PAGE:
McCain action helped Arizona developer: report
WASHINGTON (Reuters) - Presumptive Republican presidential candidate John McCain secured millions in federal funds for a land acquisition program that provided a windfall for an Arizona developer whose executives were major campaign donors, according to a USA Today report.
McCain, an Arizona senator, inserted $14.3 million in a 2003 defense bill to buy land around Luke Air Force Base in Glendale, Arizona, in a provision sought by SunCor Development, the largest of 50 landowners near the base, the newspaper reported on its Web site Thursday, citing public records.
Upset with a state law that restricted development around the base, SunCor representatives met with McCain's staff to lobby for funding, USA Today reported, citing the company's president at the time, John Ogden.
The Air Force later paid SunCor $3 million for 122 acres near the base -- three times its assessed value and twice the military's estimated value, the newspaper said.
USA Today said its analysis of campaign finance data compiled by the nonpartisan CQ MoneyLine shows that McCain's campaigns have received $224,000 since 1998 from donors connected to SunCor's parent company Pinnacle West, including $104,100 for his current presidential run.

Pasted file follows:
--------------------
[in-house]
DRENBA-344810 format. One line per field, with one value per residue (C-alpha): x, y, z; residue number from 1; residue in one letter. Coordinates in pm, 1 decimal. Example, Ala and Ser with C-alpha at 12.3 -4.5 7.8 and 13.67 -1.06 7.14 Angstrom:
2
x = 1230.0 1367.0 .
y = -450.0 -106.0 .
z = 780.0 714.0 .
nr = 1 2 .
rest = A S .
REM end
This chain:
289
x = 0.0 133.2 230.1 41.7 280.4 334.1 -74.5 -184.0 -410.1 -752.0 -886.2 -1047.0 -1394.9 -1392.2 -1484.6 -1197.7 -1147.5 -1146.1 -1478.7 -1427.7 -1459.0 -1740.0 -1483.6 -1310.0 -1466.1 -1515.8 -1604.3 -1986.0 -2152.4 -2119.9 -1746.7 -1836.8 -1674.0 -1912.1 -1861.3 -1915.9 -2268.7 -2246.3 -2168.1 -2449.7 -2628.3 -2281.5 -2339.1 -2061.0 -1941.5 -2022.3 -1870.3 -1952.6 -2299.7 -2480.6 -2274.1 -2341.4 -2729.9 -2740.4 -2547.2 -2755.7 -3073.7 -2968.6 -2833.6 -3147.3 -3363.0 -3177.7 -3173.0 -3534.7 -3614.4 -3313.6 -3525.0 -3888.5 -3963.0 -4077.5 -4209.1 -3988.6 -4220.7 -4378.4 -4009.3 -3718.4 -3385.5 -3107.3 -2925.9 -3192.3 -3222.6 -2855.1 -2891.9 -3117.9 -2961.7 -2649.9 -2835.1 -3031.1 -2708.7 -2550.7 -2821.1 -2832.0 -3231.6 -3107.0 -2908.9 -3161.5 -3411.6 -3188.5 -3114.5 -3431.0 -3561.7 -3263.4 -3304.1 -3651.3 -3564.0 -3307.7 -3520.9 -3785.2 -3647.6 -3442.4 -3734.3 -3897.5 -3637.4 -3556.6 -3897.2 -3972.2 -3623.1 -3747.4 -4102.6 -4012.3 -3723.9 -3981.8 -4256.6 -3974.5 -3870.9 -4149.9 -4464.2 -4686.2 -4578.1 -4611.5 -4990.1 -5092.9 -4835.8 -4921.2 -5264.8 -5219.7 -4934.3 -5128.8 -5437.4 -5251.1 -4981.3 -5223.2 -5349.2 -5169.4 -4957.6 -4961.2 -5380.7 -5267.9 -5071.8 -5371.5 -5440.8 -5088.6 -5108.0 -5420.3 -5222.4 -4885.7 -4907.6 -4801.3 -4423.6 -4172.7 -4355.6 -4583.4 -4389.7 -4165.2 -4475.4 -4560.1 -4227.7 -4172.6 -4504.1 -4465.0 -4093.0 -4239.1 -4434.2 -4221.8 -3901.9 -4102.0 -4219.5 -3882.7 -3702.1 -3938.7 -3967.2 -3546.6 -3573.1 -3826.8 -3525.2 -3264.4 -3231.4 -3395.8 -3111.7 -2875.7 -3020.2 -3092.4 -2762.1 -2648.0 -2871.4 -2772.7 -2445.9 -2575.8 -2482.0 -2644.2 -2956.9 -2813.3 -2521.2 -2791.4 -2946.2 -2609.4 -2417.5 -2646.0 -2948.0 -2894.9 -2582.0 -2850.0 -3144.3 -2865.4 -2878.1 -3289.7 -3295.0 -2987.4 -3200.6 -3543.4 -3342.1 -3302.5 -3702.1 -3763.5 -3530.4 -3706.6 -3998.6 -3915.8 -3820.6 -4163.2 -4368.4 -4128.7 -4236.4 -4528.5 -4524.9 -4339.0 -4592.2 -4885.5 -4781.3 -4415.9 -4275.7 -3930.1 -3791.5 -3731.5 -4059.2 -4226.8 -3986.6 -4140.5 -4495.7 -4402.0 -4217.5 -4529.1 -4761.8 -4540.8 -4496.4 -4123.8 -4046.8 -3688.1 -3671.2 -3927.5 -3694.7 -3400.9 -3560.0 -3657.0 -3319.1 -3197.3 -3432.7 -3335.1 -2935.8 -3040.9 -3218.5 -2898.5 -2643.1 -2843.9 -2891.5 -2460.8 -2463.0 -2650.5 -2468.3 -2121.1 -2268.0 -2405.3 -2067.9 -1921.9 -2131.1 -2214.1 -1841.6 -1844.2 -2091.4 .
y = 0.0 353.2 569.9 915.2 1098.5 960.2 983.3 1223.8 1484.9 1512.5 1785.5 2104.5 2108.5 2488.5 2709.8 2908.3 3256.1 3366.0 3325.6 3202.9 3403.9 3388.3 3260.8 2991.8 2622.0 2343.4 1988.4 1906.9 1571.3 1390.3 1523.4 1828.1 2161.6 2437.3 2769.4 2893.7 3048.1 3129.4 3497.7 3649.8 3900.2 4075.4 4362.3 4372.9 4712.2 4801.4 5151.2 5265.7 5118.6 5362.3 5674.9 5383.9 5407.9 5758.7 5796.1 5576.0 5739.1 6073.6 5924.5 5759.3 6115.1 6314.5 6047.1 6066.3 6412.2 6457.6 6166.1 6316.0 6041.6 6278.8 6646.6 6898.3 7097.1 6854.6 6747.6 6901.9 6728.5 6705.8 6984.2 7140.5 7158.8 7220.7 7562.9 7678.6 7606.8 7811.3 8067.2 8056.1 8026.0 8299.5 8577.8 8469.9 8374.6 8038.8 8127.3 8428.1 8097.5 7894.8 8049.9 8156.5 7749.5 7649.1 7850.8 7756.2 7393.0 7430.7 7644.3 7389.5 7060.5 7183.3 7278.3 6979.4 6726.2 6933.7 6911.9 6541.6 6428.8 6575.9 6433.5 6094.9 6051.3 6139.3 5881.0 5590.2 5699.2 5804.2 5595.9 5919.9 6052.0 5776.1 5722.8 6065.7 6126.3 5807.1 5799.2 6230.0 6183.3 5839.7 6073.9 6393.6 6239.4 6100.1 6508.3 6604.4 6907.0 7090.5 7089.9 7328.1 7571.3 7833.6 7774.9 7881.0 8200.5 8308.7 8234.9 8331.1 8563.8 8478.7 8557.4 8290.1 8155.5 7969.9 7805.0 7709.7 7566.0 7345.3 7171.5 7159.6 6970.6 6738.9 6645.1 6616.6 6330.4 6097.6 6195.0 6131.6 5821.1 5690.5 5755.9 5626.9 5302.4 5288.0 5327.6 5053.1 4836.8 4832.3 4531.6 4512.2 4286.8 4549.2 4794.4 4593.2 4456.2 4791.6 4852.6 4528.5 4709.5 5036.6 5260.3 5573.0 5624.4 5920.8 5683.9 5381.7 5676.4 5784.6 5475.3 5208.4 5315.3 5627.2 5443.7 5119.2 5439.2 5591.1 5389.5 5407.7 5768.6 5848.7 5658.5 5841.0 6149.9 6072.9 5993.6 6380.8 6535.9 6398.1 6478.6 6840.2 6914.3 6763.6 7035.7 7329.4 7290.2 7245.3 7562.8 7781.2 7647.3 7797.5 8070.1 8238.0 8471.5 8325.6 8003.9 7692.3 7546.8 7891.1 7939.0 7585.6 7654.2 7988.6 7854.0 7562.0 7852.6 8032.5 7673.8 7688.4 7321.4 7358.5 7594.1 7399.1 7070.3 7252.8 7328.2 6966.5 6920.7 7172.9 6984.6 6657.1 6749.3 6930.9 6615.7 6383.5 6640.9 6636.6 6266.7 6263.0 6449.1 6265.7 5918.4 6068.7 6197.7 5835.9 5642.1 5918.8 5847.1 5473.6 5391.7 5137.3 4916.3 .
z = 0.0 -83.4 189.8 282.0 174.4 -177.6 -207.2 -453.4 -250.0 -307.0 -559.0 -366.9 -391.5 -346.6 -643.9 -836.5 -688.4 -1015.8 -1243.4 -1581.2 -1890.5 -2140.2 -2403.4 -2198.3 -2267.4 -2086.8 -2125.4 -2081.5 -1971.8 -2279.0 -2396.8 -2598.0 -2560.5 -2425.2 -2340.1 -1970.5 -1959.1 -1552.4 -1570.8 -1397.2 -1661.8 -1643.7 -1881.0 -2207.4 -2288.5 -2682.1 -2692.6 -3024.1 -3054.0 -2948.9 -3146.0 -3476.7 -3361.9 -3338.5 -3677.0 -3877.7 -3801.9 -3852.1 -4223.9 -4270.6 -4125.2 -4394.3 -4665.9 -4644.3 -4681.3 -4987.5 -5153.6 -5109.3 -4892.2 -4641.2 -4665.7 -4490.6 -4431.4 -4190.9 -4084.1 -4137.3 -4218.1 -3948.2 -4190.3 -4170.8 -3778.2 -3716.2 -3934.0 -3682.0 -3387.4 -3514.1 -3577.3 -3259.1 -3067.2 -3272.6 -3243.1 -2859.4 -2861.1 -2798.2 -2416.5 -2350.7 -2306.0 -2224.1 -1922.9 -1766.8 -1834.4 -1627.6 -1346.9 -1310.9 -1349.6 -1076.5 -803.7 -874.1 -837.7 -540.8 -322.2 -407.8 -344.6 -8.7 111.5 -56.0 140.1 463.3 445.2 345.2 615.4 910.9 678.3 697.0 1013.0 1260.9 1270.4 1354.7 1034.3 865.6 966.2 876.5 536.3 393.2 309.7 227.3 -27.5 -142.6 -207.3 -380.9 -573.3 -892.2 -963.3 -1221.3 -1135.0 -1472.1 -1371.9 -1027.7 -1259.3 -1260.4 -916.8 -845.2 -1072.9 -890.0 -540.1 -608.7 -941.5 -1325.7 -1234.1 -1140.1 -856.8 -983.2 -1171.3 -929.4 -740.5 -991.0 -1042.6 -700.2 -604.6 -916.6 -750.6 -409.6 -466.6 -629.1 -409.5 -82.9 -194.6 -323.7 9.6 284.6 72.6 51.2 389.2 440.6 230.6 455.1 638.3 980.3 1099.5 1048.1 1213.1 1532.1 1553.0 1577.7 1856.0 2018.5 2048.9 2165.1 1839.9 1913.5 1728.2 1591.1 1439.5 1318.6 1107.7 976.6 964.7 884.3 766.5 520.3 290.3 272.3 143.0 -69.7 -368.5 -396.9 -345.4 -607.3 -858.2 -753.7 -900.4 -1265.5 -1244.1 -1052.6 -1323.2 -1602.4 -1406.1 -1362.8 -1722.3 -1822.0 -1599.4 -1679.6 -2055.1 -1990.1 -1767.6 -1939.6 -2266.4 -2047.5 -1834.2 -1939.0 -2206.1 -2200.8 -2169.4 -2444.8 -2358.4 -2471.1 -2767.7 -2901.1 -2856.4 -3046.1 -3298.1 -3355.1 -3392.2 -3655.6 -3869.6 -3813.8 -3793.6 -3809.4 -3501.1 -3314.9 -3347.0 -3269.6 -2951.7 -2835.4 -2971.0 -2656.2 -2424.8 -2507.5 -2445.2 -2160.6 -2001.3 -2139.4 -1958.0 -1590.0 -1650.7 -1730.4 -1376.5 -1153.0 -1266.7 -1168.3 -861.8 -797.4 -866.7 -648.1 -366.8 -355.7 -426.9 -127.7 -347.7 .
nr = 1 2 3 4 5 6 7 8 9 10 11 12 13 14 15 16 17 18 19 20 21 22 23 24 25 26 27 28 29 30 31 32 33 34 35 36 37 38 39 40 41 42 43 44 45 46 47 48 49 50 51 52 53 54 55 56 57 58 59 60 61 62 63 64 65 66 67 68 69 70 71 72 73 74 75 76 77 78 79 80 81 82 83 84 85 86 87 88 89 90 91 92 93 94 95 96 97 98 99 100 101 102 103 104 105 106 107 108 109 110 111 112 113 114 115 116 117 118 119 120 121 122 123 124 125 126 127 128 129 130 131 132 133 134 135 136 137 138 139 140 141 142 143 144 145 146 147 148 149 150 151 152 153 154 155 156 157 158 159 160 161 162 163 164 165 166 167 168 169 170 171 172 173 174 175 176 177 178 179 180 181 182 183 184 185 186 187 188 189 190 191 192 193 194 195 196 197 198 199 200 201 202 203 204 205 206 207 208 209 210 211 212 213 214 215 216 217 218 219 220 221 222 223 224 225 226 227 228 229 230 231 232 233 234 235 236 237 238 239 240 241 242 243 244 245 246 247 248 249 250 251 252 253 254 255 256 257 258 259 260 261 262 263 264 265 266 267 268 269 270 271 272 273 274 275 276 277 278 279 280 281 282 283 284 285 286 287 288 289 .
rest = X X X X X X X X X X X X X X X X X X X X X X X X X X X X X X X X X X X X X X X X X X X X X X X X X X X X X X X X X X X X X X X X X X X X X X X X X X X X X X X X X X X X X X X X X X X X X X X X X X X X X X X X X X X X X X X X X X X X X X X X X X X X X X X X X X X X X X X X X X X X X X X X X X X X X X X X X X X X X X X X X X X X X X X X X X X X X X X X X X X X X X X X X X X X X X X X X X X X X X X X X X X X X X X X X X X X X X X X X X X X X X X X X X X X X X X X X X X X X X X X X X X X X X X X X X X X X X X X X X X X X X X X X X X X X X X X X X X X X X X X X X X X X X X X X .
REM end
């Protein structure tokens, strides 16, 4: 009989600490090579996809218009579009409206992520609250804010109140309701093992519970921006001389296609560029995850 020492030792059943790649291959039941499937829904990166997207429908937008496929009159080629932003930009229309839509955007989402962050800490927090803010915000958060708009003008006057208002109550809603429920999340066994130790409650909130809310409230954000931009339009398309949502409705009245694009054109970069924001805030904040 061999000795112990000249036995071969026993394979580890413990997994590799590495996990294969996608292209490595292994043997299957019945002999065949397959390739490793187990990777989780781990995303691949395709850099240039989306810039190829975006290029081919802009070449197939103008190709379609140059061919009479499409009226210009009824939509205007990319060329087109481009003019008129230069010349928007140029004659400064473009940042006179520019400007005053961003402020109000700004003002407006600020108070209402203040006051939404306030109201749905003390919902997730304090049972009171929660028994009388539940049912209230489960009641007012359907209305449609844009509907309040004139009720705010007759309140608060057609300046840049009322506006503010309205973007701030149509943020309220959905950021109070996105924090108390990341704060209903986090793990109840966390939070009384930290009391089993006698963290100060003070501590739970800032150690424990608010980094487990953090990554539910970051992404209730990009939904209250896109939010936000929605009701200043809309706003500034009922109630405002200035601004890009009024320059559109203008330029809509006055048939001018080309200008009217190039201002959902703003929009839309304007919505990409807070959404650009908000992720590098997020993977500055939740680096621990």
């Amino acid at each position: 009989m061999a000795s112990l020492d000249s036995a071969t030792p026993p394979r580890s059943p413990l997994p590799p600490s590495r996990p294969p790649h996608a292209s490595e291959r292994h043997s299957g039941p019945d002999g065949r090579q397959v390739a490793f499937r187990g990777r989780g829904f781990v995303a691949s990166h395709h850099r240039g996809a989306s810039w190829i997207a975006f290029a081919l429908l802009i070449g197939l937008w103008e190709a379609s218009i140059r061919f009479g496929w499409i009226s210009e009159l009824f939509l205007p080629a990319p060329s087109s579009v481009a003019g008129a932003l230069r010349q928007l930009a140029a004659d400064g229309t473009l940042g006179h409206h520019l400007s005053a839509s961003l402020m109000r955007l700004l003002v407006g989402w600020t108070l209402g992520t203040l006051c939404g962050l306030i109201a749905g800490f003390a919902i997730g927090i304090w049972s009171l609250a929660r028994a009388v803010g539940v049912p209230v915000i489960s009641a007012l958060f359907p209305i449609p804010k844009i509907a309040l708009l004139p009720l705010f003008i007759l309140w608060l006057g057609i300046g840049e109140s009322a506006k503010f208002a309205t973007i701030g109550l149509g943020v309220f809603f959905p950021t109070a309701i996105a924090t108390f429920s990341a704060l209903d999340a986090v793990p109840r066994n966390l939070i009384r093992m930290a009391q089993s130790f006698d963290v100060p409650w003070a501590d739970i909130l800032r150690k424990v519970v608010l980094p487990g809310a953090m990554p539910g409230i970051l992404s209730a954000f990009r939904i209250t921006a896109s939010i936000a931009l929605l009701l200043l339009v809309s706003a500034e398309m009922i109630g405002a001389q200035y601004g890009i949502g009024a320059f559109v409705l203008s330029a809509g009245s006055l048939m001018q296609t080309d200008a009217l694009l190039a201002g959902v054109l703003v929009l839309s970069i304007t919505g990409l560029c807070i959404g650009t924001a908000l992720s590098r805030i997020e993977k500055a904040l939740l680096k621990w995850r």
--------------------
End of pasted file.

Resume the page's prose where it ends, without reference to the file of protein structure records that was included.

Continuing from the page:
Two current and one retired Pinnacle executives are fundraisers for McCain's presidential campaign.
McCain has made fighting special interest projects on Capitol Hill a centerpiece of his White House bid.
McCain campaign spokesman Brian Rogers told the newspaper the senator's ties to SunCor had nothing to do with his support for the base project.
Rogers said the Air Force had a legitimate need for the land and asked for money to buy it in a March 2002 budget planning document, USA Today reported.
Asked about the newspaper's report, Rogers told Reuters: "This is absurd."
"This project was requested by the Air Force and supported by virtually everyone in AZ (Arizona) politics -- Governor Napolitano, the entire congressional delegation, etc. -- but that's not even mentioned in this story. It's shameful," Rogers said in an email.
(Writing by JoAnne Allen)